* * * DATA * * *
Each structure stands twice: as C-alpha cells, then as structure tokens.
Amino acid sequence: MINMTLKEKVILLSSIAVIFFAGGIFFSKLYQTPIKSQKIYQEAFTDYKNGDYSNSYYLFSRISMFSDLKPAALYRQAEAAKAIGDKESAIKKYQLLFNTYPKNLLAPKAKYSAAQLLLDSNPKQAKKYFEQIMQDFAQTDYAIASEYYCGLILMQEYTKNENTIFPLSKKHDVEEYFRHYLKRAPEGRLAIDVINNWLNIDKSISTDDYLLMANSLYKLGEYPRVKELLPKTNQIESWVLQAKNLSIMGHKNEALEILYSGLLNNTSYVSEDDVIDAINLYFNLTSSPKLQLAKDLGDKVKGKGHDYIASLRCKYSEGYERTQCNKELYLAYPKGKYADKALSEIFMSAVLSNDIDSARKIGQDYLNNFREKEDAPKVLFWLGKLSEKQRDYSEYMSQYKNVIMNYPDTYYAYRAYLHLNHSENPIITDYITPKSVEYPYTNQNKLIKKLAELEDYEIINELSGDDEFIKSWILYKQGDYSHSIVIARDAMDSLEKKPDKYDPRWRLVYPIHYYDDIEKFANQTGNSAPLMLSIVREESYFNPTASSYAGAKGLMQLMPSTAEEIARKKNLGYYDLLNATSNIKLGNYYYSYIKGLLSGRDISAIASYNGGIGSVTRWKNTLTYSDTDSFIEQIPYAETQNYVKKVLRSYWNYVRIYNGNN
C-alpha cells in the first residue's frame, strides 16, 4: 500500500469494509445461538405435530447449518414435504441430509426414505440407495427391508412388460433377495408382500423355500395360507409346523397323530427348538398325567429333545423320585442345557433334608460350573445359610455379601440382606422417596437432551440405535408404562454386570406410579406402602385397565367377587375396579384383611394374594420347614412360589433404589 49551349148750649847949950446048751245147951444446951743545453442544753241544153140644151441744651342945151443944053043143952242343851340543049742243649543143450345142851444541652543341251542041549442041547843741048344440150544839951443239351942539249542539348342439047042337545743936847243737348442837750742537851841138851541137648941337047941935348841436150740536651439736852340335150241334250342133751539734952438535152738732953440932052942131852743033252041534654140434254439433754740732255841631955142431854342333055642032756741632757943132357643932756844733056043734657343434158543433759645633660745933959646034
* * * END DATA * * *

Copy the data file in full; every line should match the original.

Each structure stands twice: as C-alpha cells, then as structure tokens.
Amino acid sequence: MINMTLKEKVILLSSIAVIFFAGGIFFSKLYQTPIKSQKIYQEAFTDYKNGDYSNSYYLFSRISMFSDLKPAALYRQAEAAKAIGDKESAIKKYQLLFNTYPKNLLAPKAKYSAAQLLLDSNPKQAKKYFEQIMQDFAQTDYAIASEYYCGLILMQEYTKNENTIFPLSKKHDVEEYFRHYLKRAPEGRLAIDVINNWLNIDKSISTDDYLLMANSLYKLGEYPRVKELLPKTNQIESWVLQAKNLSIMGHKNEALEILYSGLLNNTSYVSEDDVIDAINLYFNLTSSPKLQLAKDLGDKVKGKGHDYIASLRCKYSEGYERTQCNKELYLAYPKGKYADKALSEIFMSAVLSNDIDSARKIGQDYLNNFREKEDAPKVLFWLGKLSEKQRDYSEYMSQYKNVIMNYPDTYYAYRAYLHLNHSENPIITDYITPKSVEYPYTNQNKLIKKLAELEDYEIINELSGDDEFIKSWILYKQGDYSHSIVIARDAMDSLEKKPDKYDPRWRLVYPIHYYDDIEKFANQTGNSAPLMLSIVREESYFNPTASSYAGAKGLMQLMPSTAEEIARKKNLGYYDLLNATSNIKLGNYYYSYIKGLLSGRDISAIASYNGGIGSVTRWKNTLTYSDTDSFIEQIPYAETQNYVKKVLRSYWNYVRIYNGNN
C-alpha cells in the first residue's frame, strides 16, 4: 500500500469494509445461538405435530447449518414435504441430509426414505440407495427391508412388460433377495408382500423355500395360507409346523397323530427348538398325567429333545423320585442345557433334608460350573445359610455379601440382606422417596437432551440405535408404562454386570406410579406402602385397565367377587375396579384383611394374594420347614412360589433404589 49551349148750649847949950446048751245147951444446951743545453442544753241544153140644151441744651342945151443944053043143952242343851340543049742243649543143450345142851444541652543341251542041549442041547843741048344440150544839951443239351942539249542539348342439047042337545743936847243737348442837750742537851841138851541137648941337047941935348841436150740536651439736852340335150241334250342133751539734952438535152738732953440932052942131852743033252041534654140434254439433754740732255841631955142431854342333055642032756741632757943132357643932756844733056043734657343434158543433759645633660745933959646034